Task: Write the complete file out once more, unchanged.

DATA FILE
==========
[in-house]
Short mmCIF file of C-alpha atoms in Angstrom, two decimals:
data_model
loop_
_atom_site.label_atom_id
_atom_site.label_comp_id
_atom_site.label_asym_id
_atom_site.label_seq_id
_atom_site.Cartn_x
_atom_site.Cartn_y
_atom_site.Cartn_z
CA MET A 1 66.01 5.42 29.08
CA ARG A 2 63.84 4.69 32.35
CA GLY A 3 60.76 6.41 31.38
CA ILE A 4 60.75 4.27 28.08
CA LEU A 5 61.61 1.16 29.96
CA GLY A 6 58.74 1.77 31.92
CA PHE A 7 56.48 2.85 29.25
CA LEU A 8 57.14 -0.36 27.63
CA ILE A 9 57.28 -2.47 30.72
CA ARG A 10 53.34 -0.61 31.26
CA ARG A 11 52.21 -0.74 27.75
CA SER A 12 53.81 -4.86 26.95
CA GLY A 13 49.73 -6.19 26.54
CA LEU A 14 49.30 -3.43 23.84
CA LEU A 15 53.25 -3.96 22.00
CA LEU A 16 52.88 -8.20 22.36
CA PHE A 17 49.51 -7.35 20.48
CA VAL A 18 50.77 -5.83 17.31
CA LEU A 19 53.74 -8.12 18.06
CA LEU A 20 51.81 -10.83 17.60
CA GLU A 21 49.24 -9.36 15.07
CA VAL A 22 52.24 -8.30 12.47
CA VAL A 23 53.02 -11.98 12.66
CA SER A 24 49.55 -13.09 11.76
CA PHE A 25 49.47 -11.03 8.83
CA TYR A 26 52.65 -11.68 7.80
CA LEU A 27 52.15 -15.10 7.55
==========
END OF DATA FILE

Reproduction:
[in-house]
Short mmCIF file of C-alpha atoms in Angstrom, two decimals:
data_model
loop_
_atom_site.label_atom_id
_atom_site.label_comp_id
_atom_site.label_asym_id
_atom_site.label_seq_id
_atom_site.Cartn_x
_atom_site.Cartn_y
_atom_site.Cartn_z
CA MET A 1 66.01 5.42 29.08
CA ARG A 2 63.84 4.69 32.35
CA GLY A 3 60.76 6.41 31.38
CA ILE A 4 60.75 4.27 28.08
CA LEU A 5 61.61 1.16 29.96
CA GLY A 6 58.74 1.77 31.92
CA PHE A 7 56.48 2.85 29.25
CA LEU A 8 57.14 -0.36 27.63
CA ILE A 9 57.28 -2.47 30.72
CA ARG A 10 53.34 -0.61 31.26
CA ARG A 11 52.21 -0.74 27.75
CA SER A 12 53.81 -4.86 26.95
CA GLY A 13 49.73 -6.19 26.54
CA LEU A 14 49.30 -3.43 23.84
CA LEU A 15 53.25 -3.96 22.00
CA LEU A 16 52.88 -8.20 22.36
CA PHE A 17 49.51 -7.35 20.48
CA VAL A 18 50.77 -5.83 17.31
CA LEU A 19 53.74 -8.12 18.06
CA LEU A 20 51.81 -10.83 17.60
CA GLU A 21 49.24 -9.36 15.07
CA VAL A 22 52.24 -8.30 12.47
CA VAL A 23 53.02 -11.98 12.66
CA SER A 24 49.55 -13.09 11.76
CA PHE A 25 49.47 -11.03 8.83
CA TYR A 26 52.65 -11.68 7.80
CA LEU A 27 52.15 -15.10 7.55